Many famous authors got their start writing copy for ad agencies, positioning products and services, and finding ways to convince consumers to try and buy. Branding and marketing has always been about storytelling. It is a compelling narrative that first links consumer and brand. The ability to spin a yarn with credibility is an admirable talent that few possess. Among now-famous-authors who got their start promoting brands are:
An Ogilvy & Mather alum who penned the Daily Mirror’s tagline, “Look into the Mirror tomorrow—you’ll like what you see.” He also produced “Naughty. But nice.” for a cream cakes company and “Irresistibubble” for Aero, which remains the candy-bar’s slogan in certain markets.
The famous children’s author and illustrator drew and wrote for brands far before ‘green eggs and ham’. Beer companies received his unique treatment and soon Ford, NBC, GE, Flit, and Standard Oil were among his clients. The “Moto-raspus” for Essolube five star motor oil is immediately recognizable as a Dr. Seuss creation as are the boys in this 1932 ad for Standard Oil.
Poor Dorothy got pigeon-holed at the Benson’s agency writing sandwich ingredient ads. This included Sailor Savouries, margarine and mustard. In 1923, she wrote to her parents: “Mustard again! It is astonishing that they should want so many advertisements for mustard. However, let’s hope that’s the end of it for a bit.” Sayers ended up creating the Mustard Club. It turned out to be one of the most popular ad campaigns of the 1920’s perhaps because of the ‘quality’ of writing. The club was described in one ad this way:
The Mustard Club (1926) has been founded under the Presidency of the Baron de Beef, of Porterhouse College, Cambridge. It is a Sporting Club, because its members are always there for the meat. It is a Political Club, because members find that a liberal use of Mustard saves labour in digestion and is conservative of health. It is a Card Club, but Members are only allowed to play for small steaks.
The club featured many fictional characters drawn from beef and condiments. It was arguably a precursor to McDonald’s marketing strategy of Mayor McCheese, Officer Big Mac and the Hamburglar.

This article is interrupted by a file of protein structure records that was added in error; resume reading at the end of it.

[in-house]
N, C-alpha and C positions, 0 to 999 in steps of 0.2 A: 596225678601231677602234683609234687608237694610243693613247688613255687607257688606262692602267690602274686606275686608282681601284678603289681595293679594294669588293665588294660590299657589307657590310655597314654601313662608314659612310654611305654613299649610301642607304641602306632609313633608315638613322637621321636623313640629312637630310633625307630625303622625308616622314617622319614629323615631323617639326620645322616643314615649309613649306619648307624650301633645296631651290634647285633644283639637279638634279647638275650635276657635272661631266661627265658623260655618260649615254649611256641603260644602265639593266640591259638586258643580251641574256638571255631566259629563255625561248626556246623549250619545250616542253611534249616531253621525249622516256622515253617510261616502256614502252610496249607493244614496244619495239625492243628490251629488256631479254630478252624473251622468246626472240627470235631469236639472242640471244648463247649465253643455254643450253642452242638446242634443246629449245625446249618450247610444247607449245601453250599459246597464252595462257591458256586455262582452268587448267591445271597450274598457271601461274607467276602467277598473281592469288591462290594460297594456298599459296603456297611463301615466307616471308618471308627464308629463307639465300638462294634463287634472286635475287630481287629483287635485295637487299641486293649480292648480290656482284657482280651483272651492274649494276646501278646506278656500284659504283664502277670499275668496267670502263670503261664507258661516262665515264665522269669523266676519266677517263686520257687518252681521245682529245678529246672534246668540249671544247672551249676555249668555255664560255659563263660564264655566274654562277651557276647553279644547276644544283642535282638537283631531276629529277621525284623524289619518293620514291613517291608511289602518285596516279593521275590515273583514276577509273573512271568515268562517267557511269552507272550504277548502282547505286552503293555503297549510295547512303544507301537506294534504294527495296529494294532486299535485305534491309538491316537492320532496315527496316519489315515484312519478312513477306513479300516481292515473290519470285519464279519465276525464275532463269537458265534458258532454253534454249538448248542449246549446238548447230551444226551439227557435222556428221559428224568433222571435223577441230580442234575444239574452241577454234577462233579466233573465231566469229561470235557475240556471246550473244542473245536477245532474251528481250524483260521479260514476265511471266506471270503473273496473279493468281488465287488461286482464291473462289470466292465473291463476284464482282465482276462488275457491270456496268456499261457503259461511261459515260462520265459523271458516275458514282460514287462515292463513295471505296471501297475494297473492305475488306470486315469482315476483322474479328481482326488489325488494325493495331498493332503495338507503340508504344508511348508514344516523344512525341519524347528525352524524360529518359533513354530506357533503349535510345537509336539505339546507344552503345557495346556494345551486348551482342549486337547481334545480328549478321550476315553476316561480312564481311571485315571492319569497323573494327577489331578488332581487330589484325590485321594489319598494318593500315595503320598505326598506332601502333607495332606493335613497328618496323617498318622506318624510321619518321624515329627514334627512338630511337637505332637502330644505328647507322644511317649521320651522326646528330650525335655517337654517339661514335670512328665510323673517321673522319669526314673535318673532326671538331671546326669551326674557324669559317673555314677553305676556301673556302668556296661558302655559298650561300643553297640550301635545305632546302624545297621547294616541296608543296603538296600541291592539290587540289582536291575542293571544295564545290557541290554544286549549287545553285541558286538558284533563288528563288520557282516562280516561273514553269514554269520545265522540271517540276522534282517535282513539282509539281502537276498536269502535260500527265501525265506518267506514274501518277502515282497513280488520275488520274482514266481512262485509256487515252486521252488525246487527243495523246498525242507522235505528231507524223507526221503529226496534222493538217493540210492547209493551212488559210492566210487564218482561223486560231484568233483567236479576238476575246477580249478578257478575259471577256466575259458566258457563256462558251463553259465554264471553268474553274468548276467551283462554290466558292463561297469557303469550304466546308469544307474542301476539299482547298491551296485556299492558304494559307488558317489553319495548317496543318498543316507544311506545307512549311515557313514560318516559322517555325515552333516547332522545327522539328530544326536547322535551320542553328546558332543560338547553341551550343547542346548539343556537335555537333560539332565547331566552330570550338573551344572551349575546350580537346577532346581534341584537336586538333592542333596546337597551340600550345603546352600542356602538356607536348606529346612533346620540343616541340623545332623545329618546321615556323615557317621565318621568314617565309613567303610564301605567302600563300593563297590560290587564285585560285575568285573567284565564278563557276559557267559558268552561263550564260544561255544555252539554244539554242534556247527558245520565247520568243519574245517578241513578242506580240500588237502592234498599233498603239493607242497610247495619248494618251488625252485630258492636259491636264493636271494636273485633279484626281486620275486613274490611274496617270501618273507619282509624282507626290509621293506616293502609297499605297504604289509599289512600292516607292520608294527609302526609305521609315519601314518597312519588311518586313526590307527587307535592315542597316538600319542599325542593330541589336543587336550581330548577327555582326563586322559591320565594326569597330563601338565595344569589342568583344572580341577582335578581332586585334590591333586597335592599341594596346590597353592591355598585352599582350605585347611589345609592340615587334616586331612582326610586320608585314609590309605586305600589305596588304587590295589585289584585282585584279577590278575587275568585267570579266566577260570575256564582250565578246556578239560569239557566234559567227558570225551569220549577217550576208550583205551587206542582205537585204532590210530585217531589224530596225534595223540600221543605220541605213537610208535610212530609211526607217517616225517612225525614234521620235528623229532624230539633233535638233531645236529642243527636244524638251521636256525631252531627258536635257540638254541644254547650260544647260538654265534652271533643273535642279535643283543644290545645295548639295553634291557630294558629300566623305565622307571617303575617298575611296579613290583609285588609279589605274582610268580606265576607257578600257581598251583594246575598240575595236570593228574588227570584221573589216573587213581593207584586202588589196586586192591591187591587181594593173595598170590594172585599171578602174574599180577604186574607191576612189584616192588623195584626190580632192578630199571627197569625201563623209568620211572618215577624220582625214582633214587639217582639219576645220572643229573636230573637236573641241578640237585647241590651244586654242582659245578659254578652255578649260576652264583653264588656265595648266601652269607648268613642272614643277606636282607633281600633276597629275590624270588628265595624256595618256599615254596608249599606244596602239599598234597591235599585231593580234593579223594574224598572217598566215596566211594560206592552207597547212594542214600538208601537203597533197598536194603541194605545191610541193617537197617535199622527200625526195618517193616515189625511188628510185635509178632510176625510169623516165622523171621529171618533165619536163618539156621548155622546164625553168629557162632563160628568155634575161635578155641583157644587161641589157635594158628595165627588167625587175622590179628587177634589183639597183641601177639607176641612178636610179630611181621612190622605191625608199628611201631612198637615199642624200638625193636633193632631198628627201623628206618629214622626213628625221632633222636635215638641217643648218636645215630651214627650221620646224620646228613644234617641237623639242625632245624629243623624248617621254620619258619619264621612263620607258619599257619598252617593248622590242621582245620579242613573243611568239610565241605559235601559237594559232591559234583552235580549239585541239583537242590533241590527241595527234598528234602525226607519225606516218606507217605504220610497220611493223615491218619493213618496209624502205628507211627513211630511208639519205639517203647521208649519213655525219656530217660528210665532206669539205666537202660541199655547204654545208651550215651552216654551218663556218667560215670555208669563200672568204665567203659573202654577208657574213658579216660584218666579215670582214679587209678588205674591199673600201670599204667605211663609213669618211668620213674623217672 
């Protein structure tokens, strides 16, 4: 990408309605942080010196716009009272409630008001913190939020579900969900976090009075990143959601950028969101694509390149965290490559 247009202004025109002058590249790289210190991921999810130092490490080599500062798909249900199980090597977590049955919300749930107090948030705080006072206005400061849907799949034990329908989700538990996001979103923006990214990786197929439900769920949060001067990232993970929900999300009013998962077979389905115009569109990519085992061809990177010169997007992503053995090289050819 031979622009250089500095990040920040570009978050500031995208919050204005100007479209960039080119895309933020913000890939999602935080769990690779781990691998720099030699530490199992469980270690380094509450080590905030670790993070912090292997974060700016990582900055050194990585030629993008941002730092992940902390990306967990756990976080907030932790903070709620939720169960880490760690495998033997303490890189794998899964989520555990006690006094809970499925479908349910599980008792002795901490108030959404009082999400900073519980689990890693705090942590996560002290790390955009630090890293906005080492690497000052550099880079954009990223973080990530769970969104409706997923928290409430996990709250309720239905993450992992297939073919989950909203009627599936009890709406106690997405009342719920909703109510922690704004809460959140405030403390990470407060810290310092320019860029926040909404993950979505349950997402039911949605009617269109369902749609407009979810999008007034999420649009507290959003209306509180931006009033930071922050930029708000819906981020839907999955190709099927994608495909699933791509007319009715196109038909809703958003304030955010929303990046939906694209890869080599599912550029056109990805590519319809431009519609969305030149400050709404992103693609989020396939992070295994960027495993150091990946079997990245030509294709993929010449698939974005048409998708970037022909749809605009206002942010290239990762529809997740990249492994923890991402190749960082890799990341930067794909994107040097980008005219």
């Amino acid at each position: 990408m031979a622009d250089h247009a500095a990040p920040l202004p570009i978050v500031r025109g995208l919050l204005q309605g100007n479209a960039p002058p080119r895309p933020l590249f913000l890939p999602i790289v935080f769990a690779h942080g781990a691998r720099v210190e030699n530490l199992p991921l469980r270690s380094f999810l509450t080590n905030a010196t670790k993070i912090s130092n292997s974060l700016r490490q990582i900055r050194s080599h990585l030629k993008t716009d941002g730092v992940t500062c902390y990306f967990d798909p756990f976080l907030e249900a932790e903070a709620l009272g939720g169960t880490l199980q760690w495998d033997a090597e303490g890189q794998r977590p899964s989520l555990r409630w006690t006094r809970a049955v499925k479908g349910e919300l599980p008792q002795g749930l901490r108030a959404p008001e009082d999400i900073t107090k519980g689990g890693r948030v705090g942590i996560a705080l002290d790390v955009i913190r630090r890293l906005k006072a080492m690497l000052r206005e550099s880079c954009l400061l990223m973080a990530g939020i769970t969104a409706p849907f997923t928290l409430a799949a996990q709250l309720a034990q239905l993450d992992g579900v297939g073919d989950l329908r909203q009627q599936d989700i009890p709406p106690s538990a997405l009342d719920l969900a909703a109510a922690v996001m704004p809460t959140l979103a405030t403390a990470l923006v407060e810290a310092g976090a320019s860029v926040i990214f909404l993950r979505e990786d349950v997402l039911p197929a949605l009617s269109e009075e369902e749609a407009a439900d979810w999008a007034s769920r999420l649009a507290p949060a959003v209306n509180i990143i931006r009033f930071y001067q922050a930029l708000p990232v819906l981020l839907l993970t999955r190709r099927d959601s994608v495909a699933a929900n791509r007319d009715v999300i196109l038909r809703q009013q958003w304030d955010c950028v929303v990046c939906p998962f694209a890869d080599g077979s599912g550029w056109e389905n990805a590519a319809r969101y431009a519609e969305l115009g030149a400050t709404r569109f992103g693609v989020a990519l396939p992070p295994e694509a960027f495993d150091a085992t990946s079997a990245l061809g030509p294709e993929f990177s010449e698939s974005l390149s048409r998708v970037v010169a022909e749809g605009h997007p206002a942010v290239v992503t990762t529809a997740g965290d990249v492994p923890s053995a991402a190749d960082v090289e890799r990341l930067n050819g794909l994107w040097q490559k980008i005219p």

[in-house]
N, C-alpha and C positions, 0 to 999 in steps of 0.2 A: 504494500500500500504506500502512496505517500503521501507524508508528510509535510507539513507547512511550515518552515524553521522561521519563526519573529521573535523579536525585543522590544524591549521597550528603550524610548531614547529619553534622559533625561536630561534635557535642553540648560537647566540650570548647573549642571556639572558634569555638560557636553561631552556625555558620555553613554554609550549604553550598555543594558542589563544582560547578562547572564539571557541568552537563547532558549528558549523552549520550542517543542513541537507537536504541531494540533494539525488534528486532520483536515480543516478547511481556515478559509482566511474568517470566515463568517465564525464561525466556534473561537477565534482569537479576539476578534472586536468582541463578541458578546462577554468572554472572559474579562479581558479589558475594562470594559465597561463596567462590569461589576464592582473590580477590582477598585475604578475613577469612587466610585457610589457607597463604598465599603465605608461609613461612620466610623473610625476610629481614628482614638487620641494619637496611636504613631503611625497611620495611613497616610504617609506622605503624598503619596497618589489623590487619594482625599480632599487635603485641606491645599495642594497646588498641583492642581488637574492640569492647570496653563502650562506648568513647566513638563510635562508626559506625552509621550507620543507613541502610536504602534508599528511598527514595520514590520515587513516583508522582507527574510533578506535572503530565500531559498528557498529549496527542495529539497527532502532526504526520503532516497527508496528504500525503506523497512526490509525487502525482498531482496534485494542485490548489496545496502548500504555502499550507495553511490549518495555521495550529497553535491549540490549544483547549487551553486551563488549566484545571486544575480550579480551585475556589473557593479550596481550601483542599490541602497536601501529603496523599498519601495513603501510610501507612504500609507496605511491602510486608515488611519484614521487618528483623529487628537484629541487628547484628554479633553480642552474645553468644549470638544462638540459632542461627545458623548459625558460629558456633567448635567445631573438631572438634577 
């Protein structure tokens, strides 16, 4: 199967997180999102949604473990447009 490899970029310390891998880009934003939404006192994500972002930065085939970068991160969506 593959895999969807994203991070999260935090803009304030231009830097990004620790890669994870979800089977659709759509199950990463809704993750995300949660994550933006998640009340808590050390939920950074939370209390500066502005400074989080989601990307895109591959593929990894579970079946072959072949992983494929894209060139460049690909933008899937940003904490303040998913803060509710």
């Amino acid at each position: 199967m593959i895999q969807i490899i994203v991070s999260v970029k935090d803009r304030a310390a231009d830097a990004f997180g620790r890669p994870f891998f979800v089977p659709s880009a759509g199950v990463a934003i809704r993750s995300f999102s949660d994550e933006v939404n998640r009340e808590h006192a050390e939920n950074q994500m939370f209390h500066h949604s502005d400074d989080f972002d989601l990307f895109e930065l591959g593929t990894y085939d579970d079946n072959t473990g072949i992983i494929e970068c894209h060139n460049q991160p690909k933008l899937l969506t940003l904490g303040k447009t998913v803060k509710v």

F. Scott Fitzgerald
Fitzgerald’s time in advertising had remarkable influence on his most famous work. He wrote slogans for streetcars and billboards for the agency Barron Collier. The latter would play a role in The Great Gatsby and its famous cover. In one interview he said, “The hit I made with a slogan I wrote for the Muscatine Steam laundry in Muscatine, Iowa—’We keep you clean in Muscatine.’ I got a raise for that.”
Later Fitzgerald would rant against advertising, “Advertising is a racket, like the movies and the brokerage business. You cannot be honest without admitting that its constructive contribution to humanity is exactly minus zero.” In one of the interesting twists in history, poet Ogden Nash took up Fitzgerald’s job at Barron Collier scripting his own ads for streetcars.
Patterson has married marketing and writing to create an impressive assembly line of work. He churns out thrillers with such frequency that many argue the quality is now in question. Patterson is not forming every word and sentence these days. Instead he enlists co-authors who do the heavy lifting and he lends his name and oversight. He is the Henry Ford of writing.
Patterson once worked at J. Walter Thompson. He started as copywriter and was the agency’s youngest creative director. He ended his tenure as CEO of JWT North America. While there he first entered pop culture by coming up with “I’m a Toys ‘R’ Us Kid.”
More Marketing-Rooted Scribes
There are plenty of other examples of marketer-turned-writer. Mary Higgins Clark co-wrote catalog copy with another soon-to-be literary legend, Joseph Heller. Others who cut their teeth writing copy, jingles and taglines include William S. Burroughs, Phillip Kerr, Steven Pressfield and Lee Child.
One of my favourite stories concerns Fay Weldon, author, essayist and playwright. Her work is largely associated
with feminism and female empowerment. In her advertising days she coined the slogan “Vodka gets you drunker quicker”. She said in a Guardian newspaper interview “It just seemed … to be obvious that people who wanted to get drunk fast, needed to know this.” Her bosses could not dispute the insight still it was overruled and never used.
Without a doubt great marketers can make great writers and vice versa. Those who tend to succeed in either or both professions know that it all comes down to the quality of the product. Charles Dickens hit this point when he said, “There are books of which the backs and covers are by far the best parts.”